Chinese telecom giant Huawei faced new threats to its business Wednesday as some European firms followed the U.S. tech industry in suspending dealings with the company.


A man uses two smartphones at once outside a Huawei store in Beijing on Monday. Ng Han Guan/Associated Press

Two British telecom companies, Vodafone and a unit of BT Group, said they would suspend the use of Huawei telephones in their new high-speed 5G networks. And in a potentially more consequential blow, U.K. chip designer Arm Holdings, an important supplier to Huawei, said it was “complying with all of the latest restrictions set forth by the U.S. government.”

The Trump administration last week ordered companies to stop selling U.S. technology to Huawei, calling the company a potential security threat that could use its telecom equipment to spy on other countries. That prompted Google and others to begin suspending dealings with the firm.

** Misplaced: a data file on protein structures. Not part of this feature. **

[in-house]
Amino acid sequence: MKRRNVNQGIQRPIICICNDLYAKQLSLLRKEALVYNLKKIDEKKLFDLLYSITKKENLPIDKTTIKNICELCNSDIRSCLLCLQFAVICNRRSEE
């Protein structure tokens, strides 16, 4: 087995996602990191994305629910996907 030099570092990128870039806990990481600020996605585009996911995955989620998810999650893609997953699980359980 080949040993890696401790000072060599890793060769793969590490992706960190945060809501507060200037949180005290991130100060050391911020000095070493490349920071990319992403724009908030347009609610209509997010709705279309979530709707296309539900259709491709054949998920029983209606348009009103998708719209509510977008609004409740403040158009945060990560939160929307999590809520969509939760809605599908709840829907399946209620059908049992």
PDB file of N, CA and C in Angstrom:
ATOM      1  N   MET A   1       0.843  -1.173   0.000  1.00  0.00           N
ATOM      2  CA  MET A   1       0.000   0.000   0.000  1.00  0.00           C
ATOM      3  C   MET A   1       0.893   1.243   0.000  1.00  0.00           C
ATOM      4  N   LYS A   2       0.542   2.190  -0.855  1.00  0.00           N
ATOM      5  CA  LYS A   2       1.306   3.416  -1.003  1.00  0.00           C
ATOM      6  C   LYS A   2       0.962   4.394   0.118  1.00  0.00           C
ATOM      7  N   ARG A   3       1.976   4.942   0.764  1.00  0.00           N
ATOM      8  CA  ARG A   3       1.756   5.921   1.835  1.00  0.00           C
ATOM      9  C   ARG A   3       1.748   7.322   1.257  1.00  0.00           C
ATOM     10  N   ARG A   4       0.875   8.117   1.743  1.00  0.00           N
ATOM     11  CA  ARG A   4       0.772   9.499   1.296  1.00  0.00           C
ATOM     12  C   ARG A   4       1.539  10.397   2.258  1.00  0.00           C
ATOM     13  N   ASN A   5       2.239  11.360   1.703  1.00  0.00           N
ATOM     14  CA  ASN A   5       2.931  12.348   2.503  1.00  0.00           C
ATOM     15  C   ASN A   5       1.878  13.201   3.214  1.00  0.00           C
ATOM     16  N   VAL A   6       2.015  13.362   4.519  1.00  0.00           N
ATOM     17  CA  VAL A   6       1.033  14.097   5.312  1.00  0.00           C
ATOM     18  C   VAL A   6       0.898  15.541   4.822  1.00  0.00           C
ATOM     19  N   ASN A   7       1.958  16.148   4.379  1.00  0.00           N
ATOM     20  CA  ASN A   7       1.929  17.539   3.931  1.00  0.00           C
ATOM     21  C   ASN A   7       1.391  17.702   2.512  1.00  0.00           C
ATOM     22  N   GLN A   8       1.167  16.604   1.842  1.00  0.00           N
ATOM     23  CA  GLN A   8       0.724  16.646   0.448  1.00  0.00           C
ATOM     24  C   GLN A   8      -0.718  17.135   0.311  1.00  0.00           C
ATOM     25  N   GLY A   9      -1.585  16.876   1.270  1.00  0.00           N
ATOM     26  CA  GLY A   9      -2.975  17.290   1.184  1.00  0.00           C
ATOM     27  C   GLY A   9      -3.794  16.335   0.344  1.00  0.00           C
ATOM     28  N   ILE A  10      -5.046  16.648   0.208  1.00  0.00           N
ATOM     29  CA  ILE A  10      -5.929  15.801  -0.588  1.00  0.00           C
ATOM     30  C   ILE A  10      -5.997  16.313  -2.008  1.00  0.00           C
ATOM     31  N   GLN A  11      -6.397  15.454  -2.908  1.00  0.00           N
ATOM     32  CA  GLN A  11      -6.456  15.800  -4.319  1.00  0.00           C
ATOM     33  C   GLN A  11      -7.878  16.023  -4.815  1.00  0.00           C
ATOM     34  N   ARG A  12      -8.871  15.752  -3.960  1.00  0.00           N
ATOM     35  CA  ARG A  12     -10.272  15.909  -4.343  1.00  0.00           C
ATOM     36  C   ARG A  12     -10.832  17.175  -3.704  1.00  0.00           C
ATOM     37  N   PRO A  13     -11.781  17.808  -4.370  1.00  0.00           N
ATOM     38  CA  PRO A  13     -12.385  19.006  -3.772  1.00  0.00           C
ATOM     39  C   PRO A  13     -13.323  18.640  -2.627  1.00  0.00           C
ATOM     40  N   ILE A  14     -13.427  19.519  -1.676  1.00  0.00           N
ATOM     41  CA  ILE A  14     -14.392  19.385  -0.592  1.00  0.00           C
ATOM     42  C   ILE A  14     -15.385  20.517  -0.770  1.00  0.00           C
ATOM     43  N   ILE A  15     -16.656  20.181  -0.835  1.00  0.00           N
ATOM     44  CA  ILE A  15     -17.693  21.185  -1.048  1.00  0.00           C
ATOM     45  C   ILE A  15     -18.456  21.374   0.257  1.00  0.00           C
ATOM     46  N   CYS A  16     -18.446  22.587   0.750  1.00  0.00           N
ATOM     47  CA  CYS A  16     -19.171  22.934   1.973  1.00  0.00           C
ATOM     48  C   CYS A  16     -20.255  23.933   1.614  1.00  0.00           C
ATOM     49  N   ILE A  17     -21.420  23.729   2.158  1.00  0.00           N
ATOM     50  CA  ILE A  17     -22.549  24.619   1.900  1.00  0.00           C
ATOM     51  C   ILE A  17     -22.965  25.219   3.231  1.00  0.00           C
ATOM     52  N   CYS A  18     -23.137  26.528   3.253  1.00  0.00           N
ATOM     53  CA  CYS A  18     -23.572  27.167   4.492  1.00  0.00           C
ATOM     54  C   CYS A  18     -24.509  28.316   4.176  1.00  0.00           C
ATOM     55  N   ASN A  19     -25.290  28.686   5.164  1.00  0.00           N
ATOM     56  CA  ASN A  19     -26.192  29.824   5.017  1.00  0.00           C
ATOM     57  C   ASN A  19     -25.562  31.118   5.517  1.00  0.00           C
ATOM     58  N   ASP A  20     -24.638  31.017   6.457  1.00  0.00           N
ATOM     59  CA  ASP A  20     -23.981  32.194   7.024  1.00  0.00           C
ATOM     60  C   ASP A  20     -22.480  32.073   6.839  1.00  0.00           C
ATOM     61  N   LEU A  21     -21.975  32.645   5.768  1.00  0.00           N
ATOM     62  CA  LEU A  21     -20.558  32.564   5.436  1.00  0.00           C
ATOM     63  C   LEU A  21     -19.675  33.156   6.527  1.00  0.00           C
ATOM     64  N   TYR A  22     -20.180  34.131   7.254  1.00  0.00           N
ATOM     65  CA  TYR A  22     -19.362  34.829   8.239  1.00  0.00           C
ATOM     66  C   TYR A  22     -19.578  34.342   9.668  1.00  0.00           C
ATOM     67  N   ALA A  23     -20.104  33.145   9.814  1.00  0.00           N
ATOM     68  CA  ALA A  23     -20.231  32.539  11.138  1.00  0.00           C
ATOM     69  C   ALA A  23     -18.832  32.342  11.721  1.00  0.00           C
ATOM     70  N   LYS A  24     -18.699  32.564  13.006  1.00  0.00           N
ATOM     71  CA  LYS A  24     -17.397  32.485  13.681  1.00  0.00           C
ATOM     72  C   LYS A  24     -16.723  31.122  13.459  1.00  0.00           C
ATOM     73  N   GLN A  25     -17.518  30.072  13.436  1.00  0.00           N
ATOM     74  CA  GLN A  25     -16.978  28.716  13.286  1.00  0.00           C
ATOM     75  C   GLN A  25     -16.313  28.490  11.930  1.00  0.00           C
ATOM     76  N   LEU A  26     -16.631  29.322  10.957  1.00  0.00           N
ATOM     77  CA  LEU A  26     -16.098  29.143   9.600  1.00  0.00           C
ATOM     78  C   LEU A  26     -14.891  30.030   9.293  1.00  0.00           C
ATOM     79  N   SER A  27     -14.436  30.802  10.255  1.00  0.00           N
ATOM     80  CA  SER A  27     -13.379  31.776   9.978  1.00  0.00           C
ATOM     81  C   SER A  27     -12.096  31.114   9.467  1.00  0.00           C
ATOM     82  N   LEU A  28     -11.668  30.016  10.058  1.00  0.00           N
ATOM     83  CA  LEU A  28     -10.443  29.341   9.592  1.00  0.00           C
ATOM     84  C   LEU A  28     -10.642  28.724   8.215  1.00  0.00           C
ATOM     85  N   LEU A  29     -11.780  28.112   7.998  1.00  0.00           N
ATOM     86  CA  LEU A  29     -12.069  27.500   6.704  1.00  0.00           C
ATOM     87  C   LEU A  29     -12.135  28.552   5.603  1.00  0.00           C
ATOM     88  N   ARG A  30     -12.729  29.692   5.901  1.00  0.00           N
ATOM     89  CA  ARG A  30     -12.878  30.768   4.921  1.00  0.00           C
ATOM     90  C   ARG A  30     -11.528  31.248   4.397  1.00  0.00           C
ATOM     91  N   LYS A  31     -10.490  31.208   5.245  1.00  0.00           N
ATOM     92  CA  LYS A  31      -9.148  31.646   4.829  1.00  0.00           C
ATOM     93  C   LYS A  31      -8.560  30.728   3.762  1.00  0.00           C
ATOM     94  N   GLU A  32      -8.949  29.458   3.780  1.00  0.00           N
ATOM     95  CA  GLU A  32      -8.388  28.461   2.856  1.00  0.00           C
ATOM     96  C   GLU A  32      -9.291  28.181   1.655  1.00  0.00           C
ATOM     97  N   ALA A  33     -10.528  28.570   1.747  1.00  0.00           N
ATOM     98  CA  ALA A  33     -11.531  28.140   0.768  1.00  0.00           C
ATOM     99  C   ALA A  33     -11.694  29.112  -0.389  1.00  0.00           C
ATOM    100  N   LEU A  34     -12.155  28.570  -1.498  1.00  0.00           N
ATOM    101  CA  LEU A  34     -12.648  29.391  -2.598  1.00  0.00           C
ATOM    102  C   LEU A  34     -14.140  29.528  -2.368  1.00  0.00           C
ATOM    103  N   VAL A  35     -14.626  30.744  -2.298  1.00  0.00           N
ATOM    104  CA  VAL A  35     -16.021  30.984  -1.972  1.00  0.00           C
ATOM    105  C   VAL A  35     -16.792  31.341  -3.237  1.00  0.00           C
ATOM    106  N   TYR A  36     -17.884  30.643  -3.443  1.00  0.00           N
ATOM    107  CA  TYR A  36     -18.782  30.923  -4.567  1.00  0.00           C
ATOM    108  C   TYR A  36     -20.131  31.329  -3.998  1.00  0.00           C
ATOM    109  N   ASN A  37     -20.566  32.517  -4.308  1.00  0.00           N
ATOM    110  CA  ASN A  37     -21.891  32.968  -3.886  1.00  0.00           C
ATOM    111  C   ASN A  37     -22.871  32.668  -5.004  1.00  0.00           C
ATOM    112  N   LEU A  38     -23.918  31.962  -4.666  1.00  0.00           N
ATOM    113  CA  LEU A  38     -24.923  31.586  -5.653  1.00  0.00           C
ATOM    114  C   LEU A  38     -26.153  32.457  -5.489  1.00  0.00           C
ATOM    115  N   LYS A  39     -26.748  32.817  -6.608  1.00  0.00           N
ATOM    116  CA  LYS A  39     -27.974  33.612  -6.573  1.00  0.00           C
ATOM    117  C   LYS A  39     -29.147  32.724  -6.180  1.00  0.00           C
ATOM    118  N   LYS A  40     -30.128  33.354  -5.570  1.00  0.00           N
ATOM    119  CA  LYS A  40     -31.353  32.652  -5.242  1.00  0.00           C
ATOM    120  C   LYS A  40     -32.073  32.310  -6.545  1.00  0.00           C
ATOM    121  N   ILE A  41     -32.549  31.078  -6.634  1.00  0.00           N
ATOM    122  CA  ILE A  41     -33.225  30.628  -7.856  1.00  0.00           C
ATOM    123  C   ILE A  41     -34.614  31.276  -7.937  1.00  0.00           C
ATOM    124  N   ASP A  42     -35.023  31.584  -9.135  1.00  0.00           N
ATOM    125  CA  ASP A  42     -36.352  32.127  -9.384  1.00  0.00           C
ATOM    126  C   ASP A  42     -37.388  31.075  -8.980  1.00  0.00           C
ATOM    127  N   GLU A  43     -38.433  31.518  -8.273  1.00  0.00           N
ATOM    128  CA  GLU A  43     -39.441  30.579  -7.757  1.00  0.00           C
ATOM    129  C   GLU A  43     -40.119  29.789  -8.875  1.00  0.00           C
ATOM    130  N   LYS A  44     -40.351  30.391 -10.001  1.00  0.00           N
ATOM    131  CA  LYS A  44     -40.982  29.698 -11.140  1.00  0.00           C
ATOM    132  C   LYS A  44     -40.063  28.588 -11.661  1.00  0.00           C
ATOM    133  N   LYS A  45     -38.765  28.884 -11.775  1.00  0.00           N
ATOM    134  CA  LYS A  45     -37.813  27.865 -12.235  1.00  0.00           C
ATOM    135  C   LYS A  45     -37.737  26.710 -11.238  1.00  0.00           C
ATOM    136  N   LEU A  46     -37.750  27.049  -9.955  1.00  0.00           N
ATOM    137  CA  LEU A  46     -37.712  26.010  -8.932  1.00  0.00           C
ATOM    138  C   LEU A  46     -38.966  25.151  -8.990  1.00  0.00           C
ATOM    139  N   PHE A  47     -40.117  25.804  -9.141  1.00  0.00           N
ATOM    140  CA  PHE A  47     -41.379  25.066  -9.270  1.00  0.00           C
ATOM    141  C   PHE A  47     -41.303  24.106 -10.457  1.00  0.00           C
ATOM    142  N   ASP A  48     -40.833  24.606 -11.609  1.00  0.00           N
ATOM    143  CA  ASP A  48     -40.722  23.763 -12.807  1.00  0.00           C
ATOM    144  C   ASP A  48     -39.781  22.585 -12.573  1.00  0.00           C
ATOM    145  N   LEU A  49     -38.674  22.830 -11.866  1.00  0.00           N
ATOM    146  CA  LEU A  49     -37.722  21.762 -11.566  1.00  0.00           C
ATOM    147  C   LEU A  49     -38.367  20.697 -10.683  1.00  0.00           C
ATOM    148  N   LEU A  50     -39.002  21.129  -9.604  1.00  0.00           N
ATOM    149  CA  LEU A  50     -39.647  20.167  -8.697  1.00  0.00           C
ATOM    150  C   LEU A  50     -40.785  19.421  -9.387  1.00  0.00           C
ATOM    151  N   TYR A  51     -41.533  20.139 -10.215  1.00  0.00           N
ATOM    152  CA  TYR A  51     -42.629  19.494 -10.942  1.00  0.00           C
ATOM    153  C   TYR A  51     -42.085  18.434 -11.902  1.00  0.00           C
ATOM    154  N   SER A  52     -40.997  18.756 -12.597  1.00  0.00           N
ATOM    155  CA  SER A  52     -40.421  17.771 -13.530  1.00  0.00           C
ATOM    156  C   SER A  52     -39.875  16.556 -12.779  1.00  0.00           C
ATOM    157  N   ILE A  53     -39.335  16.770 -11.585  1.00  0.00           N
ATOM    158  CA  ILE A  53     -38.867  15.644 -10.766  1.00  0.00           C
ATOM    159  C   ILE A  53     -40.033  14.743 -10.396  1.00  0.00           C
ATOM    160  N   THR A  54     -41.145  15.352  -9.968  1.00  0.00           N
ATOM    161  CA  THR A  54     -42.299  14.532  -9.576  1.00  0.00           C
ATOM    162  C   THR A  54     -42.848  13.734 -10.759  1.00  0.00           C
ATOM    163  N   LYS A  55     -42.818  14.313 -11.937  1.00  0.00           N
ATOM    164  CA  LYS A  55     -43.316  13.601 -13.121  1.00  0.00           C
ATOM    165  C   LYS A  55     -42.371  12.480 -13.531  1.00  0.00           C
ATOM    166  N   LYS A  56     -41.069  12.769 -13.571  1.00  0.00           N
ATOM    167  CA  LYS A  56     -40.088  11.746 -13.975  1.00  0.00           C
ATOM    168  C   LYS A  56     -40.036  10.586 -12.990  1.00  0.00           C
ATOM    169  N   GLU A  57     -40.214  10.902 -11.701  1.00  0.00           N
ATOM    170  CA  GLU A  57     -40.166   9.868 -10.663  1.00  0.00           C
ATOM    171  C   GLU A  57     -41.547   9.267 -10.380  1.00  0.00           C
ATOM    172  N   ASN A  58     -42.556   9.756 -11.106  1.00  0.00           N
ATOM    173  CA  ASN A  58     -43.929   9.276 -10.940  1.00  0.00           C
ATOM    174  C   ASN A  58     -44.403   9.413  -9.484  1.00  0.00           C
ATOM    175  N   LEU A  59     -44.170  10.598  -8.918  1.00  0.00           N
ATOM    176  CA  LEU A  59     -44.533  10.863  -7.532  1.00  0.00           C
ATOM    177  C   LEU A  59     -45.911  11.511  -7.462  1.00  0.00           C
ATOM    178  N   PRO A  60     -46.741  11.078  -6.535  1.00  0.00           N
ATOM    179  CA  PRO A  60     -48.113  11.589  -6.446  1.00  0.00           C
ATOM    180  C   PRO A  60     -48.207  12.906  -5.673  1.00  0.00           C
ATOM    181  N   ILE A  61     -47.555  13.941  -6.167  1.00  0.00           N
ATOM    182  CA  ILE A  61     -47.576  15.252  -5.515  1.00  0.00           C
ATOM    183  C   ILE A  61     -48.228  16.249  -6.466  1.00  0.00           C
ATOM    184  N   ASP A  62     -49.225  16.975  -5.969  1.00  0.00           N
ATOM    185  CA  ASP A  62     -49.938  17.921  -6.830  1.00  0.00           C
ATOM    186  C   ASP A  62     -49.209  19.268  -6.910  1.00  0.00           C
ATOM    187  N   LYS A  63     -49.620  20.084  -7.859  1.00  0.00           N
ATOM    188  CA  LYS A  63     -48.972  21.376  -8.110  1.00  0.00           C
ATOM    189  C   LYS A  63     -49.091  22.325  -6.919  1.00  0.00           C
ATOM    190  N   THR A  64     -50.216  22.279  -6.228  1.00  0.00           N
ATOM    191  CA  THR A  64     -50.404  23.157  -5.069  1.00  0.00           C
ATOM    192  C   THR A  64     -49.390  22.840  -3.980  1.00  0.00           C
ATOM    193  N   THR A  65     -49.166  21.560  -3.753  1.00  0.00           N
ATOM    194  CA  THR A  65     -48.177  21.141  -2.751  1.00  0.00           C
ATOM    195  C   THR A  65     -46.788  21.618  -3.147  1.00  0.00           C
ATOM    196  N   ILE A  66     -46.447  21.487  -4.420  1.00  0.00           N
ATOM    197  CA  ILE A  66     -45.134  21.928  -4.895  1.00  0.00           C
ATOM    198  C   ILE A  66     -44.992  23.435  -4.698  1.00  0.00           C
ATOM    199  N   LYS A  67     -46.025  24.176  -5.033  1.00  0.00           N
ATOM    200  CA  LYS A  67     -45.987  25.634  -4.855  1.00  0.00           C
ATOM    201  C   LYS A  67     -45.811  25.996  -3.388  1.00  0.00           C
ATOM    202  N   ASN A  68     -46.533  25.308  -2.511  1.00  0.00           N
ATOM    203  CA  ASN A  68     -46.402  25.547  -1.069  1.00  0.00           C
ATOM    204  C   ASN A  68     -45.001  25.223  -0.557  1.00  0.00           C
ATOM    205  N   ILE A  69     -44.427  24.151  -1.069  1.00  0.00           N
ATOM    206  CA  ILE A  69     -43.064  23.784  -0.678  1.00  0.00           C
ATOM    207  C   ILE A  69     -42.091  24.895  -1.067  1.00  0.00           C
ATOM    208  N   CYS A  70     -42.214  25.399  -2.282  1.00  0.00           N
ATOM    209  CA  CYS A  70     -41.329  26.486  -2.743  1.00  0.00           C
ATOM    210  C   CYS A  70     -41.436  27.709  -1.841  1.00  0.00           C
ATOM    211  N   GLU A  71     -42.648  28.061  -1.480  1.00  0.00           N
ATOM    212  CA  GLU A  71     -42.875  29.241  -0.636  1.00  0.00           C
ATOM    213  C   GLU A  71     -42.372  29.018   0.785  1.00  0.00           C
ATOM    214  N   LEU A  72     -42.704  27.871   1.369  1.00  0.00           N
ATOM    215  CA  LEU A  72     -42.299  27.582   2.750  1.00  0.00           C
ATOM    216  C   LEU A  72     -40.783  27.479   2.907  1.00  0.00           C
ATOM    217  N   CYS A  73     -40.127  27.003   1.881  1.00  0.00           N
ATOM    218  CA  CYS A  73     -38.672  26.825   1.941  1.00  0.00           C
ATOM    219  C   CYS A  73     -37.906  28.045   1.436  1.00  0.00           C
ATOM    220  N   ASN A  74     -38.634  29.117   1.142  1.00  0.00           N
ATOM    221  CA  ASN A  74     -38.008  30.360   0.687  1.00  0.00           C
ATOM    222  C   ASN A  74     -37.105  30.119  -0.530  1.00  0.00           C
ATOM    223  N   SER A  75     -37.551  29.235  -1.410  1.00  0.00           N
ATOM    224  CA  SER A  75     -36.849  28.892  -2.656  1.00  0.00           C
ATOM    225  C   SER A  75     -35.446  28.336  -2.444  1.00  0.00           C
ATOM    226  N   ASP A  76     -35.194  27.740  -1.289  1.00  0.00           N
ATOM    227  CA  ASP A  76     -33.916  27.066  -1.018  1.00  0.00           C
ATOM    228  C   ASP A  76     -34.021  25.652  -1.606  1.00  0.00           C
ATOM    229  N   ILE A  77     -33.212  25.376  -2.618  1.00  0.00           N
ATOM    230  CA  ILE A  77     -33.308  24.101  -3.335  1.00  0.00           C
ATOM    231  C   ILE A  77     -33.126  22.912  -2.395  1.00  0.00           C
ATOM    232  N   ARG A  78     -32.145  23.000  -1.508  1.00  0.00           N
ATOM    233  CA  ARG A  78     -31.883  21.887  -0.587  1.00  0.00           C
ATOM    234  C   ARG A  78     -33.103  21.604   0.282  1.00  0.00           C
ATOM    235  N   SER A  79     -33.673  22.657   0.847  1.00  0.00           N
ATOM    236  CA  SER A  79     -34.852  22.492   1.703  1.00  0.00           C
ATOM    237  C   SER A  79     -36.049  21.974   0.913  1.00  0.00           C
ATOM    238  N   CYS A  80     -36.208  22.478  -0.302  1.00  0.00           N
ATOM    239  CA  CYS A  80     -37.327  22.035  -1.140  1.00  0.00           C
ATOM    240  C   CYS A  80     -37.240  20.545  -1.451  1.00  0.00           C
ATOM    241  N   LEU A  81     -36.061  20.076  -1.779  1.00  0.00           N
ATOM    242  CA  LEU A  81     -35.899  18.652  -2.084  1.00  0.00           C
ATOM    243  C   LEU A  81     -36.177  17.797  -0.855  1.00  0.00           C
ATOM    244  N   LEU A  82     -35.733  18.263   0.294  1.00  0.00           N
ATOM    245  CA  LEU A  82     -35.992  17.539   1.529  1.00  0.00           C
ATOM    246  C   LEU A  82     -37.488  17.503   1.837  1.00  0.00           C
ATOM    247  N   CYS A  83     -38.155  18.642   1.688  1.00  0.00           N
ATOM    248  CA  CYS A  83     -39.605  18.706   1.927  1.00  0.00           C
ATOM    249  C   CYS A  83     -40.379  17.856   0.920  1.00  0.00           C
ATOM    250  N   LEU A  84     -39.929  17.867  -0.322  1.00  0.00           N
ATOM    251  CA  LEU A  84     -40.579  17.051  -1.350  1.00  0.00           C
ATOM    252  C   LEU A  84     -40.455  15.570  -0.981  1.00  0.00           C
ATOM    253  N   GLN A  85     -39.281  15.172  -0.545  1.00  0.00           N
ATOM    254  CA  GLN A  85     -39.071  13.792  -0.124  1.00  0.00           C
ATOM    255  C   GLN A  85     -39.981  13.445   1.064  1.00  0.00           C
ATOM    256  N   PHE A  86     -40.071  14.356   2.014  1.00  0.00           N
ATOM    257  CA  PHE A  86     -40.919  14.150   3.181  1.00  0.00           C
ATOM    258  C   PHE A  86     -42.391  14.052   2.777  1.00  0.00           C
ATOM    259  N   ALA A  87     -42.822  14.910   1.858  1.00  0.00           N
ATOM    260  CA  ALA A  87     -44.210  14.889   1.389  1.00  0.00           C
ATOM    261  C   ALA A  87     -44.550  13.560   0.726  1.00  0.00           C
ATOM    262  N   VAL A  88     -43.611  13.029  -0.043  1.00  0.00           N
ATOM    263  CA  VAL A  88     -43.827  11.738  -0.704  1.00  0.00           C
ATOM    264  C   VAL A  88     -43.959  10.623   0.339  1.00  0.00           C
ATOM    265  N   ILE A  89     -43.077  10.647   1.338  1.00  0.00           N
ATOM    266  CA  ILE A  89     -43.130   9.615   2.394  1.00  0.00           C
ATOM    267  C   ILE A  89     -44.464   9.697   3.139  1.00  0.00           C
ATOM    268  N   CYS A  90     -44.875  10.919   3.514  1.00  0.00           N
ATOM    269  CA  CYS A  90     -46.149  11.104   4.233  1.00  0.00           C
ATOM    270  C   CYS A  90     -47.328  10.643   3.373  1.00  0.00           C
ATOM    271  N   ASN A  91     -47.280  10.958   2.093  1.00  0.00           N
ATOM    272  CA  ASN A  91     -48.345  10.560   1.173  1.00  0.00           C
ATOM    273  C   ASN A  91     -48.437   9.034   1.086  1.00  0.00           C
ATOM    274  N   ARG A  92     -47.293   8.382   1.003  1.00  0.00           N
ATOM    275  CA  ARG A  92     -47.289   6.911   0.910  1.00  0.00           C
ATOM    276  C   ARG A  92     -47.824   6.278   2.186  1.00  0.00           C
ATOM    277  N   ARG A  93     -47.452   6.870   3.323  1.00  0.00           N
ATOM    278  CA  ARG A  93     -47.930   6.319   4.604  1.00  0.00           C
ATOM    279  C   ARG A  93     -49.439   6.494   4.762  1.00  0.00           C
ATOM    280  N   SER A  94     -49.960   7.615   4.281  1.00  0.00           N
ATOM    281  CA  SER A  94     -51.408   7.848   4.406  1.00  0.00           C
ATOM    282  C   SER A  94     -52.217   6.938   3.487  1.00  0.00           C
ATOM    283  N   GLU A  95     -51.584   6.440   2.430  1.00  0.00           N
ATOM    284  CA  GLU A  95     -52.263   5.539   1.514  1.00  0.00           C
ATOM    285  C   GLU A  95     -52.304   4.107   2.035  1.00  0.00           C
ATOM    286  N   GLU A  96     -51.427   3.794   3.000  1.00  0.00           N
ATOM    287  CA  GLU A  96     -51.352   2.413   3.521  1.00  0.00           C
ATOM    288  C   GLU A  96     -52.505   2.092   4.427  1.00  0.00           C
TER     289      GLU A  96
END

Huawei has vigorously denied the spying claims, and the Trump Administration allegation that the Chinese government exerts unhealthy influence on Huawei.

“We value our close relations with our partners, but recognize the pressure some of them are under, as a result of politically motivated decisions,” Huawei said in a statement Wednesday. “We are confident this regrettable situation can be resolved and our priority remains to continue to deliver world-class technology and products to our customers around the world.”

With $105 billion in global sales last year, Huawei is the world’s largest provider of equipment used in 5G telecom networks, and the second largest seller of smartphones.


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